• Welcome to Autism Forums, a friendly forum to discuss Aspergers Syndrome, Autism, High Functioning Autism and related conditions.

    Your voice is missing! You will need to register to get access to the following site features:
    • Reply to discussions and create your own threads.
    • Our modern chat room. No add-ons or extensions required, just login and start chatting!
    • Private Member only forums for more serious discussions that you may wish to not have guests or search engines access to.
    • Your very own blog. Write about anything you like on your own individual blog.

    We hope to see you as a part of our community soon! Please also check us out @ https://www.twitter.com/aspiescentral

How to curb hyperfixation and depression with ASD


New Member
I am a young adult who is awaiting my second official diagnoses/test for autism spectrum disorder. If that information helps anyone. I am struggling a lot wirh this since I am one who does not present as obviously as others and I am a pro at masking. It feels lonely having no one to talk to or turn to when I am struggling with something I’ve had for my whole life but onlt just recently found a name for. One of my biggest struggles I’ve had since childhood is hyperfixation to an unhealthy extent. To the point where I can only re read certain paragraphs or rewatch certain episodes over and over again and it feels like I want to consume every inch of media for this thing, like I want to literally be one with it. I want to draw for it, listen to music and daydream about it, etc. and when I can’t do those things or when I feel like it’s become too big of an obsession I get extremely depressed and anxious. How can I redirect my thoughts to something more productive and cheer myself up when I find myself hyperfixating too much? Does anyone else have this problem as well? It’s affecting my daily mood and my enjoyment of other things very badly. I even couldn’t get excited about a new job because I was too upset I couldn’t pursue my hyperfixation further than I already have. Any help or advice or even just your own experiences would be greatly appreciated.
What you are experiencing comes under the umbrella of what the diagnostic statistical manual (DSM) would call, "repetitive behaviors" and this is often due to our neurochemistry where there is an imbalance of excitatory-to-inhibitory neurotransmitters. In this case, too much excitatory neurotransmitters, too little inhibitory neurotransmitters. A common issue. We exhibit it in different ways, from "stimming" to "special interests" to OCD-like behaviors to our daily routines. If put to productive use, we can quickly become knowledgeable experts in whatever topic perks our interest, and better yet, it can be focused into an actual career. On the other hand, those intrusive thoughts can be quite disruptive, as you point out.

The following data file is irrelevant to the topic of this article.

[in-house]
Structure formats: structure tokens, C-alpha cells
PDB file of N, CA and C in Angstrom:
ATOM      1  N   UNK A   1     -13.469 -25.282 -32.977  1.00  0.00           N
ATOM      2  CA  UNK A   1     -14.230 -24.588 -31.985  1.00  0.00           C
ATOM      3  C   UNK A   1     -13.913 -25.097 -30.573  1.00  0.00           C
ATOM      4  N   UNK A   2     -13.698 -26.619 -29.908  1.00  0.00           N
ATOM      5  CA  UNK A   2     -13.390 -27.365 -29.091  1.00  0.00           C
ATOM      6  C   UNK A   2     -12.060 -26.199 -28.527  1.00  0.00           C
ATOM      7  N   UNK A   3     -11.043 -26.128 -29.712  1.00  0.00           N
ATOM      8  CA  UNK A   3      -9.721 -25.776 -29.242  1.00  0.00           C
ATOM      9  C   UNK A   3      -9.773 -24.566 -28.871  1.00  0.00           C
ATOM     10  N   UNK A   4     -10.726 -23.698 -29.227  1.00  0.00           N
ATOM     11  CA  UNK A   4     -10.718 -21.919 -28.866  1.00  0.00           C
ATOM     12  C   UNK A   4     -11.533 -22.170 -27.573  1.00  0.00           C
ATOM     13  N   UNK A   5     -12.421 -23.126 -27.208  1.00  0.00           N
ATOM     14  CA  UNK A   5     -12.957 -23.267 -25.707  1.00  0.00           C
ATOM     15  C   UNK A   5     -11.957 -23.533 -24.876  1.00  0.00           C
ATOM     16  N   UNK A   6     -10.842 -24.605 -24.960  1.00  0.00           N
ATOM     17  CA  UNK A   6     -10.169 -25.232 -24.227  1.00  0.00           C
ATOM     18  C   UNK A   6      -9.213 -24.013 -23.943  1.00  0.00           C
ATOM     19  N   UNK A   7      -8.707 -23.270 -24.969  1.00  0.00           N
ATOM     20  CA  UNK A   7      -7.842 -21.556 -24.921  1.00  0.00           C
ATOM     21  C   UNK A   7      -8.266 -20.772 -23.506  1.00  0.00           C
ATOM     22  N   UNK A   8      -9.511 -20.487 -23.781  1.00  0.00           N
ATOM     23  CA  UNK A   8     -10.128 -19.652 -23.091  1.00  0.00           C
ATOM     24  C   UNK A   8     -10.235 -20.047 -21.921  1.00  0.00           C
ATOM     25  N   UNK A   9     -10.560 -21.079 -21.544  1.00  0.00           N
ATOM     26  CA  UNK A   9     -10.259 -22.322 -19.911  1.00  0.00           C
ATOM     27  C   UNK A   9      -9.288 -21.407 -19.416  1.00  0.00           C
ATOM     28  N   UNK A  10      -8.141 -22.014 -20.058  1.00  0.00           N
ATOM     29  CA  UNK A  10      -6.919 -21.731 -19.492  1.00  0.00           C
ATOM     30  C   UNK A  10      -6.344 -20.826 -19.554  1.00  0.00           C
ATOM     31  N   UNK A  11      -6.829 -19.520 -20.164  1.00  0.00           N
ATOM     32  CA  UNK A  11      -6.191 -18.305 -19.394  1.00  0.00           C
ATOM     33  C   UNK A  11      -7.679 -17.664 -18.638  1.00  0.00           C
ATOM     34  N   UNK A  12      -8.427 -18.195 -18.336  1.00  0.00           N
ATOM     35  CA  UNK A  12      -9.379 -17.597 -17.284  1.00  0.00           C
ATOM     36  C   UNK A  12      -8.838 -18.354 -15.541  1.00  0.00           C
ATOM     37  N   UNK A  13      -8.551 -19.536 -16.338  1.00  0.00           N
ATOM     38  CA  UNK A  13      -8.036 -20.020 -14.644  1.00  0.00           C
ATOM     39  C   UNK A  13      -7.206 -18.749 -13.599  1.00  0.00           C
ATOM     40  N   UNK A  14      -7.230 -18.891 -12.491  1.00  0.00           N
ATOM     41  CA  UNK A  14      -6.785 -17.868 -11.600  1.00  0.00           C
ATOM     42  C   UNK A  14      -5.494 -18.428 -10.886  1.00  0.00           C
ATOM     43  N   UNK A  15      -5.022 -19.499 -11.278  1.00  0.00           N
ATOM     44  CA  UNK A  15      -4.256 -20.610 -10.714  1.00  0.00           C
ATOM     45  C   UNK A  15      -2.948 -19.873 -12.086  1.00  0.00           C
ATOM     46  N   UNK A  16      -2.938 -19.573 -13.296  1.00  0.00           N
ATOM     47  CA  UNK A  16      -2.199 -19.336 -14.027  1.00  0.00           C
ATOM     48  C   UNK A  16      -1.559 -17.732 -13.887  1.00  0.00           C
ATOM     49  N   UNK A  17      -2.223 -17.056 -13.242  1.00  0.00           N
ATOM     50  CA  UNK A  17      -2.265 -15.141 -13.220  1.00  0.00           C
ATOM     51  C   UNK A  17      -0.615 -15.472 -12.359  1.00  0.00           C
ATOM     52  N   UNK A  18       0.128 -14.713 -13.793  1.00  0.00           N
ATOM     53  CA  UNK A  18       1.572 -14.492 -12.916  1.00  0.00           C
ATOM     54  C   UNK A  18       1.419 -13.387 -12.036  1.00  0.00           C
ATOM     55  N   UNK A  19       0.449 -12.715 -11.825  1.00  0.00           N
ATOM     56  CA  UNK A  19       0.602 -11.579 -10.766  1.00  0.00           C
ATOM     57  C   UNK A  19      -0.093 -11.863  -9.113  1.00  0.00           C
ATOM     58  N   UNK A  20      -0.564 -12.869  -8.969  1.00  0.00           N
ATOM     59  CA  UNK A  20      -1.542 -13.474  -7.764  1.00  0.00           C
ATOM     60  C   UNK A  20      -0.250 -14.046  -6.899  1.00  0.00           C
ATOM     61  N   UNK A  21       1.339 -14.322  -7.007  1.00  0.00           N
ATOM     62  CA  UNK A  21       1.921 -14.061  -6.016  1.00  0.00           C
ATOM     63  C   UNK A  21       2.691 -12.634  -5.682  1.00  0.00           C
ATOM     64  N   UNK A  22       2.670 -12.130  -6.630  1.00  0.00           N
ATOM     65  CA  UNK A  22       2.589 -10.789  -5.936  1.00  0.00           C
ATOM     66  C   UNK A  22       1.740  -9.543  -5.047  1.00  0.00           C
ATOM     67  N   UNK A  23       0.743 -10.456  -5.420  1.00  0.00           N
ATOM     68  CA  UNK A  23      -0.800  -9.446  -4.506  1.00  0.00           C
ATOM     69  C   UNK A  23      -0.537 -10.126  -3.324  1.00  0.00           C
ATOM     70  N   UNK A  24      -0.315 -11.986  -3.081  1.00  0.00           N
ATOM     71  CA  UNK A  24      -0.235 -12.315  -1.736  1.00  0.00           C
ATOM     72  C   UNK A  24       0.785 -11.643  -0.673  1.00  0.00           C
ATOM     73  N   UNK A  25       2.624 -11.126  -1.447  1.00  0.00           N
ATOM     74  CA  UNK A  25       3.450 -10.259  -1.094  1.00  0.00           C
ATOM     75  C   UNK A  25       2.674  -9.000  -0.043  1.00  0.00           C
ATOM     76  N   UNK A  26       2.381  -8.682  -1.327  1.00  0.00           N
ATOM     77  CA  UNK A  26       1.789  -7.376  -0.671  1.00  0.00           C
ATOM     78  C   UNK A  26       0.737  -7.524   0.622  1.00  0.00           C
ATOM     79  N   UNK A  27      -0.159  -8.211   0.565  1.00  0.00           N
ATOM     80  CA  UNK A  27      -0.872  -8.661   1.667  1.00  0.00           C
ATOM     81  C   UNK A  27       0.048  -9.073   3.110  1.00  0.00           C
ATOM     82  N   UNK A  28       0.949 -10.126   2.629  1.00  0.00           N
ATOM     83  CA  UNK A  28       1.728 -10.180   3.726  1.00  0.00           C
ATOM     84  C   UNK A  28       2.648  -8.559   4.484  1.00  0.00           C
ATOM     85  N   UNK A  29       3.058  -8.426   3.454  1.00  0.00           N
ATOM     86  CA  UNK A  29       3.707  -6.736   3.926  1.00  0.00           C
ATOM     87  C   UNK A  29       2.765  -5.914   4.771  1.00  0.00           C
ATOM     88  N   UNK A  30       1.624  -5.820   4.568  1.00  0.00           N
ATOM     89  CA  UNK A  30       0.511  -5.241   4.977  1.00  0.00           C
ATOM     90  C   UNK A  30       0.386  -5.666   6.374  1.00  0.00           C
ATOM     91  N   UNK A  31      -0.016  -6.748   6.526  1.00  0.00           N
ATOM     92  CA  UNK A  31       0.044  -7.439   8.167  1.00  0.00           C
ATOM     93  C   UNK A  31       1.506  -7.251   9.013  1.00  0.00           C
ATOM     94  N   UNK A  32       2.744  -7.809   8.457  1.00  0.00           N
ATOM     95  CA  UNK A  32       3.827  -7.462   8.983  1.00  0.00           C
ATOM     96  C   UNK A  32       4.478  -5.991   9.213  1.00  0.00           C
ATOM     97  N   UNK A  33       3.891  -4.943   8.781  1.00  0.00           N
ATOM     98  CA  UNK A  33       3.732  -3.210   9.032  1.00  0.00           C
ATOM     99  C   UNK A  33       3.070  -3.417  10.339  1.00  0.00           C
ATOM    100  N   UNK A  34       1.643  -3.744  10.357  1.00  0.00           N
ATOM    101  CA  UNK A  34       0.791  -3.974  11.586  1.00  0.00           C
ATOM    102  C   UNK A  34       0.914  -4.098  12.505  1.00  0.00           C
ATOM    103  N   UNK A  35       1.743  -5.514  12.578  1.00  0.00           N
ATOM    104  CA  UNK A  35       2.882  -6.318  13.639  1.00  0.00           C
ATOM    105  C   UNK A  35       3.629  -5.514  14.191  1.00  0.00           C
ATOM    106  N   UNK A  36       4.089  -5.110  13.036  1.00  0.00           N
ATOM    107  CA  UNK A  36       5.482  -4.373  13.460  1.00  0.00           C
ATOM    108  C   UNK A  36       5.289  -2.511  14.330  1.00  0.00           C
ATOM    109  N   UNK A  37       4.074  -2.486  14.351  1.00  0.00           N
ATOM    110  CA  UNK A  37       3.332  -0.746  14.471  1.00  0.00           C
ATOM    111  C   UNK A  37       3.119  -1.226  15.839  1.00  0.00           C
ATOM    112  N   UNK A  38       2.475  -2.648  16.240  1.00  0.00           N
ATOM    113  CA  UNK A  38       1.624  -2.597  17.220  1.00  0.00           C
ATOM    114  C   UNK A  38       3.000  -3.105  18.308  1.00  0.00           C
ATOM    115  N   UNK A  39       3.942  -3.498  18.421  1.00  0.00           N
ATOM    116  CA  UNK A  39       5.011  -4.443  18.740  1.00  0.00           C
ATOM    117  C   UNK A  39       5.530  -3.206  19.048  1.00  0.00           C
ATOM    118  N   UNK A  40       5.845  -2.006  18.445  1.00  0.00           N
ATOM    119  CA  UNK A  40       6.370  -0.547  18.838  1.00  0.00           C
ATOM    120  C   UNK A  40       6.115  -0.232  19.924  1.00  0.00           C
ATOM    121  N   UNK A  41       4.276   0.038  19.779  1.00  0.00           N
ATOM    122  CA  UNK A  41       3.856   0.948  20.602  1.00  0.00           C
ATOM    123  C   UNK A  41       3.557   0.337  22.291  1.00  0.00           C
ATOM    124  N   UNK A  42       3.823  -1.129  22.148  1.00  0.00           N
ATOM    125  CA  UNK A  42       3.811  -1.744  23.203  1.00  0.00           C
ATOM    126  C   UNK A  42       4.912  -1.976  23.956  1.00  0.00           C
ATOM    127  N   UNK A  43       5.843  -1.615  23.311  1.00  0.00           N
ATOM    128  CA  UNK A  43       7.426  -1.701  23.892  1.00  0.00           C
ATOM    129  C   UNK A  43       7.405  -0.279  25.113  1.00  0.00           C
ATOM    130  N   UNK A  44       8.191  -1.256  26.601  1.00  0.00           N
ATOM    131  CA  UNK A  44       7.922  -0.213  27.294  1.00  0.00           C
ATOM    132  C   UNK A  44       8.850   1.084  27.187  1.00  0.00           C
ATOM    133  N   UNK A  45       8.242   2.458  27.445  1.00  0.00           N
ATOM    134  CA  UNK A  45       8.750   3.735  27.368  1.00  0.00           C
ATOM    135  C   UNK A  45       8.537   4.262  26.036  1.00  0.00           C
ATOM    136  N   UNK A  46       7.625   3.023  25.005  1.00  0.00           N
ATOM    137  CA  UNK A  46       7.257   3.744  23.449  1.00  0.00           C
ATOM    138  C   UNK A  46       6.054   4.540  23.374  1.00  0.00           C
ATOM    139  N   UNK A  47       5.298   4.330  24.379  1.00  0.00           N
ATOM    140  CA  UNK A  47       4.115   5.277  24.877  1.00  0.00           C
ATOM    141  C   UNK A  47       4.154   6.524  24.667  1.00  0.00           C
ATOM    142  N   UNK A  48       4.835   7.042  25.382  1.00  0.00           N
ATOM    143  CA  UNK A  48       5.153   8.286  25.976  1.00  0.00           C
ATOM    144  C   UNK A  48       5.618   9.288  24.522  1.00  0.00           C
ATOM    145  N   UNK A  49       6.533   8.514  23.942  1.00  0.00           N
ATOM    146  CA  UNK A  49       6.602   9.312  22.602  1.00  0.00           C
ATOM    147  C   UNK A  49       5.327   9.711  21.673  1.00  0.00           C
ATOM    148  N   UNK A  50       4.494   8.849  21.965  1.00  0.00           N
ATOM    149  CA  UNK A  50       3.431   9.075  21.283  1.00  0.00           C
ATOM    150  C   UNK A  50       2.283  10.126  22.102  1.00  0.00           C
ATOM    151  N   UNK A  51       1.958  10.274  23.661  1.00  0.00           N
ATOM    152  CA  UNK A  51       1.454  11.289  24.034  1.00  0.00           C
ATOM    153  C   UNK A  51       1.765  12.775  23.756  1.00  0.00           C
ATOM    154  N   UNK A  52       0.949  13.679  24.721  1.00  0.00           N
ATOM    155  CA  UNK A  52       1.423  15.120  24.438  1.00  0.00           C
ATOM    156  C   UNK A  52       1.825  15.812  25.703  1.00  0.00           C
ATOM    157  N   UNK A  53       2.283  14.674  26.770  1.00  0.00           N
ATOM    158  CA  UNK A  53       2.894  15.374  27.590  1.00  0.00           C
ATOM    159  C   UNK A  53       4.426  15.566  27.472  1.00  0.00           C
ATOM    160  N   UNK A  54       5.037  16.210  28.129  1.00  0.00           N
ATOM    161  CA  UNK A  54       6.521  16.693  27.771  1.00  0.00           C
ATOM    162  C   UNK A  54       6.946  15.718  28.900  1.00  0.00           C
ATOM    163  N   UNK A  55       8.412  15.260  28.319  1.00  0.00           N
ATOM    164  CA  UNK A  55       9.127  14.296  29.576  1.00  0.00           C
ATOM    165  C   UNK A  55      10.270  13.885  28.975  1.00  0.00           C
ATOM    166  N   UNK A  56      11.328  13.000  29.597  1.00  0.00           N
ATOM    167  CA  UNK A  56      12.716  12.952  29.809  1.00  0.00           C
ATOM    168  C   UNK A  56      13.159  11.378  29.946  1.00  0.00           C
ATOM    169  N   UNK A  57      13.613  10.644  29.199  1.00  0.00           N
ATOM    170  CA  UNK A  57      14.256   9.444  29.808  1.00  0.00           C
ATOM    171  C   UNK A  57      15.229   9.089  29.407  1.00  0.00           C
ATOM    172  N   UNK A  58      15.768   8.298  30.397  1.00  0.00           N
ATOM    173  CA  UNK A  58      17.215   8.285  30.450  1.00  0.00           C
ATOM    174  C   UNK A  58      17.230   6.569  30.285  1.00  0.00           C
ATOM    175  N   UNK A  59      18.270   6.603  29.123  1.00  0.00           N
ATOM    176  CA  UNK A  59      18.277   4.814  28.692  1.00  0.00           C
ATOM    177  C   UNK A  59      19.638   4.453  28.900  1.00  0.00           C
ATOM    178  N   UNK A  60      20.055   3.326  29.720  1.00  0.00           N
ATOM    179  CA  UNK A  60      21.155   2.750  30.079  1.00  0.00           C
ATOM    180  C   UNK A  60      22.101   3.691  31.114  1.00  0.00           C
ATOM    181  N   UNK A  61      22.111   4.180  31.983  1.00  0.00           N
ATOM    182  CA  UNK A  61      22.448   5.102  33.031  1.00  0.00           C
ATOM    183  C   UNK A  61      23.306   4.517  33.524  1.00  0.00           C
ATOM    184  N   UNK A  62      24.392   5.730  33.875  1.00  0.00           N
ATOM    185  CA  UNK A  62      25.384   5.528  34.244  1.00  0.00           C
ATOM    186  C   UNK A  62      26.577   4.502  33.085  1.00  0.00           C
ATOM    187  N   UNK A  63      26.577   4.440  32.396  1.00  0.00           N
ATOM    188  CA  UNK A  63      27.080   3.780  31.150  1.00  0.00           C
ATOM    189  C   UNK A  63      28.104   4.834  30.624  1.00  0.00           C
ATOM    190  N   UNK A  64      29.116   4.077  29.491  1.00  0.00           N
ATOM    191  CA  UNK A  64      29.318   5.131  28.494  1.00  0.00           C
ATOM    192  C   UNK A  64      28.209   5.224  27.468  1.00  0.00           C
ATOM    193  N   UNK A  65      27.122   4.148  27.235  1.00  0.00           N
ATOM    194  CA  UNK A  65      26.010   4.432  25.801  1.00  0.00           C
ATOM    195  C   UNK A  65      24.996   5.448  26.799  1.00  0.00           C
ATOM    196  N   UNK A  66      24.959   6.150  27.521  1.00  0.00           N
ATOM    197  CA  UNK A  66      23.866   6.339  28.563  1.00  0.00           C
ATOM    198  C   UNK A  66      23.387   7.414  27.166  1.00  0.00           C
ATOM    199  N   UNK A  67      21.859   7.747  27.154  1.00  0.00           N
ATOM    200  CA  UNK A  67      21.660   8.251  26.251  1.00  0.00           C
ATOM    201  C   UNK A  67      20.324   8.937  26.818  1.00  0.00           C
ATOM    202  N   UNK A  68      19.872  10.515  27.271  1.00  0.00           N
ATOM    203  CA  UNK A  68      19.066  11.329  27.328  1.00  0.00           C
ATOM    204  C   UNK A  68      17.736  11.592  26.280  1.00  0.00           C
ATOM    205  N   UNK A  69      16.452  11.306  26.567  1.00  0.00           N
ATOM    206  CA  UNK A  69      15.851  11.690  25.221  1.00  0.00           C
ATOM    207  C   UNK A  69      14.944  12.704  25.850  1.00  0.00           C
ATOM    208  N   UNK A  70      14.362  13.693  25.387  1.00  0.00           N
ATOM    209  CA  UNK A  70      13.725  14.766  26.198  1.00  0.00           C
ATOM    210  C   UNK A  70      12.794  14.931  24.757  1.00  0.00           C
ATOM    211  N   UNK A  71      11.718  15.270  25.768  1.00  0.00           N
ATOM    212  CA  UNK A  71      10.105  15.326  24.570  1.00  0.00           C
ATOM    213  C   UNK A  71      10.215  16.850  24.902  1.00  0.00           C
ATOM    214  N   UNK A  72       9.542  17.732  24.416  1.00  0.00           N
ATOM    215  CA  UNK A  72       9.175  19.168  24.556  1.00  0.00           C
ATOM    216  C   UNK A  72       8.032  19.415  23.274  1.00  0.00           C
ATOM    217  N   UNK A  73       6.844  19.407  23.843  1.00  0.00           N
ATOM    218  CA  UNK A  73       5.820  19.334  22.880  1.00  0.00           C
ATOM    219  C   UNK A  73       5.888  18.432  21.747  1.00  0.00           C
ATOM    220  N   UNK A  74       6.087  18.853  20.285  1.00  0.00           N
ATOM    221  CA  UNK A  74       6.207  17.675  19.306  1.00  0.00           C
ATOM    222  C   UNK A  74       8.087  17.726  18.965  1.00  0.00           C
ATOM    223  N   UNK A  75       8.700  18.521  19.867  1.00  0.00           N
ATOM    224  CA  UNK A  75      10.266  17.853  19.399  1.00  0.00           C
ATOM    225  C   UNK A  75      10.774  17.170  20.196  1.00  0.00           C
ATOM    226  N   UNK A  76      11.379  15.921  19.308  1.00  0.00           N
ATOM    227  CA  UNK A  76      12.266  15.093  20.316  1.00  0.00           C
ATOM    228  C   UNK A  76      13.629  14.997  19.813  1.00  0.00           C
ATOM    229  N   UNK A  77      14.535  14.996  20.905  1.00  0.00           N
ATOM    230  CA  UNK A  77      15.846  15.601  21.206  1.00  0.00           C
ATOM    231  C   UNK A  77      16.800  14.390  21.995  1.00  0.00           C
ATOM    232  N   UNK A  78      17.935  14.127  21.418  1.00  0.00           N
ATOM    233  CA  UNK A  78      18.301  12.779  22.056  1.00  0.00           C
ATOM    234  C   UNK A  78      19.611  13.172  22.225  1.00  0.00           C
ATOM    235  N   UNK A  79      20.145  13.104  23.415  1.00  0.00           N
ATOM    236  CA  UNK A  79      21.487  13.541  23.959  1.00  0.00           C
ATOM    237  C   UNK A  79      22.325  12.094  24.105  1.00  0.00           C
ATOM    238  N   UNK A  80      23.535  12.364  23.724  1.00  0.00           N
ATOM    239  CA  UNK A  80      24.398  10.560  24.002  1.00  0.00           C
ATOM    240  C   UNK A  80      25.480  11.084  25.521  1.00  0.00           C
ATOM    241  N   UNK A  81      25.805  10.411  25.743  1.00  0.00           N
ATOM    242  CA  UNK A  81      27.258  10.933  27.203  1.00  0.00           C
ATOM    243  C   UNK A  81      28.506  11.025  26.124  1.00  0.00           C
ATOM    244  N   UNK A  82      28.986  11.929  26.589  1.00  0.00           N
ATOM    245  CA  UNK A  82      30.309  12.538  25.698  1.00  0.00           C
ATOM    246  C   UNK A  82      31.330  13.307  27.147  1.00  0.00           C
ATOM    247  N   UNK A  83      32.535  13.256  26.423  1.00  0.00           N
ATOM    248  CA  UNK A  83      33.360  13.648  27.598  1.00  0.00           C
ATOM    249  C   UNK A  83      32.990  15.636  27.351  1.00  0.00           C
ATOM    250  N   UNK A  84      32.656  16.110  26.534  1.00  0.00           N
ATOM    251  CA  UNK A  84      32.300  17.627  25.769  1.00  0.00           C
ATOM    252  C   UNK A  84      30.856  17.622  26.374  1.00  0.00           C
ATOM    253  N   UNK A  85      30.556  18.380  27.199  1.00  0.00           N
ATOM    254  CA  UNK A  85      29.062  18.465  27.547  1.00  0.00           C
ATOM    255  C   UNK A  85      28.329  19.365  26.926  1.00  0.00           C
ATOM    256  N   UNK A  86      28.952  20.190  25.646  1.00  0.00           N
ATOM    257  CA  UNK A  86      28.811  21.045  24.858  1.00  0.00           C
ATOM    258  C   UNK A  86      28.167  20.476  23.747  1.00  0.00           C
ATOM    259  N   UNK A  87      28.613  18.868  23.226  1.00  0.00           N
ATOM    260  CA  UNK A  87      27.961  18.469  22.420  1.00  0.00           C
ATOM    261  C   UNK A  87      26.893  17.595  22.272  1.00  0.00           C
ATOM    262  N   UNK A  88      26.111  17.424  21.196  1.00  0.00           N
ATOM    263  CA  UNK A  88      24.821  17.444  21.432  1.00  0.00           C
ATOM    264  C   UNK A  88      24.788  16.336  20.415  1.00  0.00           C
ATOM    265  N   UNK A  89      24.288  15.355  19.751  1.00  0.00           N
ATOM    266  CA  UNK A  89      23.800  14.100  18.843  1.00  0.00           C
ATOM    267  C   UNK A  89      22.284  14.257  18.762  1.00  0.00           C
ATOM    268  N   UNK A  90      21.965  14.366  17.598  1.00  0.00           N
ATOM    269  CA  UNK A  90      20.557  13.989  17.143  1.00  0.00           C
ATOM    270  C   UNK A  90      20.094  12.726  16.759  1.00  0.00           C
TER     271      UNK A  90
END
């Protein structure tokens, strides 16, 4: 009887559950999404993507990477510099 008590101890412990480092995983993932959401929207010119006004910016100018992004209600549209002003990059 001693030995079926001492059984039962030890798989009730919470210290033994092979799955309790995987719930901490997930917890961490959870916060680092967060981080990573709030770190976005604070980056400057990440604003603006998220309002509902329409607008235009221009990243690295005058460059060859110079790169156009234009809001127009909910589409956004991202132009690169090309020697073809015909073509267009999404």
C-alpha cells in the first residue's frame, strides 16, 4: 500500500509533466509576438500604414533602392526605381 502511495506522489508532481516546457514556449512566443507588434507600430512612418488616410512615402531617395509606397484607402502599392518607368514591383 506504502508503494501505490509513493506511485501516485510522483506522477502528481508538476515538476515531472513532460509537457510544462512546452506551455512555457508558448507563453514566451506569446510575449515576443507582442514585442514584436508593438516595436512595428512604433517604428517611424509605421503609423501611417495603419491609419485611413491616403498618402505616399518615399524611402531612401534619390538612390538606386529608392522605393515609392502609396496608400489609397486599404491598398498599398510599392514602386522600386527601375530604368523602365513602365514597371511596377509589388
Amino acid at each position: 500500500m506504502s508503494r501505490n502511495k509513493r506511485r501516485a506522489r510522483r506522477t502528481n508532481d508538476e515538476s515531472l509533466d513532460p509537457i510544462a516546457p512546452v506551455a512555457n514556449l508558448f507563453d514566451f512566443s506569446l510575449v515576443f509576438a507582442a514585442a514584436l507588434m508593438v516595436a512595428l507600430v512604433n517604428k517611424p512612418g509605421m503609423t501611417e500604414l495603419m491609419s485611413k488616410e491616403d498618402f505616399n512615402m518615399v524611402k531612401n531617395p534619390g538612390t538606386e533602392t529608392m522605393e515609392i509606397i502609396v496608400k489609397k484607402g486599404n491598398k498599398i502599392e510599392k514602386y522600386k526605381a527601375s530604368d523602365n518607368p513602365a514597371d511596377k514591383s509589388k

The best way for me to kick myself out of that pattern is to "distract" my brain with other activities, topics of study, etc. I have the advantage of having the sort of job that requires a high degree of focus, so in this situation, I have to put my special interests and intrusive thoughts onto "the back burner".

You have to have a level of self-control and discipline to push those thoughts aside when it is appropriate and focus on what you need to do in the moment.

Other than that, I like to use L-theanine (200-400mg/day) and N-acetyl cysteine (NAC) (1000mg/day). Beyond that, you're looking at medications.
I know this sounds simplistic but considering your age you may, to some extent at least, grow out of it. Your life has been one way and will likely change and you with it.
If put to productive use, we can quickly become knowledgeable experts in whatever topic perks our interest, and better yet, it can be focused into an actual career.
This was certainly true for me. My trade (printing) required a high degree of mechanical aptitude as well as aptitude for physics, chemistry and maths. It became my special interest for many years which of course meant I quickly became one of the most talented and knowledgeable in my field. This in turn meant I could get work anywhere I wanted and that I was in high demand, well paid and well looked after.

The job also kept me incredibly fit which doesn't do you any harm when looking for a girlfriend. :)
It sounds as though you might be struggling to be a part of another person or people emotionally. I would suggest not being emotionally involved or try to deal with others problems as this can easily trigger an episode on your end. Change things by turning your attention back into what you can control in a healthier way before your struggles consume you too far for your own good and for the good of others. Have you got hobbies or something that you’d like to pursue?
Last edited:

New Threads

Top Bottom